UpdateThe BBC confirms the story but says impact should be minimal:
Analysts said Tehran had been steadily shifting its foreign-held assets out of dollars since 2003 and that Monday's announcement was unlikely to affect the value of the dollar, which has weakened significantly in recent months.I think they may be underestimating how political ramifications will effect economic considerations.
...The dollar slipped slightly against the euro in New York trading although analysts said they did not expect the reaction to be too severe.
"It is something they have been saying they are going to do for quite a long time now, so I wouldn't expect any market reaction," said Ian Stannard, an economist with BNP Paribas.
Update My pal Fester has an interesting answer for me. He recognises the motive of hiding Iran's cash from "any unilateral/coalition of the willing financial, diplomatic and military sabre rattling" but also has another reason.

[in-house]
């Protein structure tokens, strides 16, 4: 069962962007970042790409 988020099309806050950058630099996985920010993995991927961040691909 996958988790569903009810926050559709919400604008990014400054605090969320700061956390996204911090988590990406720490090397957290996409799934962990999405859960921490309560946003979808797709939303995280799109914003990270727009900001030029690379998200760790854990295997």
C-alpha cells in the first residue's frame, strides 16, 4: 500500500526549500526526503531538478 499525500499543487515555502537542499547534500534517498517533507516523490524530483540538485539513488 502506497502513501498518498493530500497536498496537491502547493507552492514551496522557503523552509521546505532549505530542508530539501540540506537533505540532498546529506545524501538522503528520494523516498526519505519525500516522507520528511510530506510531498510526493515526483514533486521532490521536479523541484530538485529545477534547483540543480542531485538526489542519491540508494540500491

If Iran dumps its entire reserve component, roughly $53 billion dollars in dollar denominated assets, we would expect to see the dollar go down slightly as a matter of supply and demand, but that is about it. So why would Iran want to undertake a potentially financially risky maneuver of exchanging all of its reserves into Euros, Yen, potentially Yuan and other currencies?However, Iran's imports amount to around $42 billion and exports to about $55 billion annually and if Iran insists on making all purchases and sales in euros that will be a fair bit of trading on top of the conversion of assets. Japan and China - coincidentally the biggest holders of dollars - are also Iran's biggest trading partners (28% of all trade, between them). So here's a follow-up question for Fester - will Japan and China see this as a trigger for that predicted devaluation and, not wanting to lose out themselves, make it a self-fulfilling prophecy?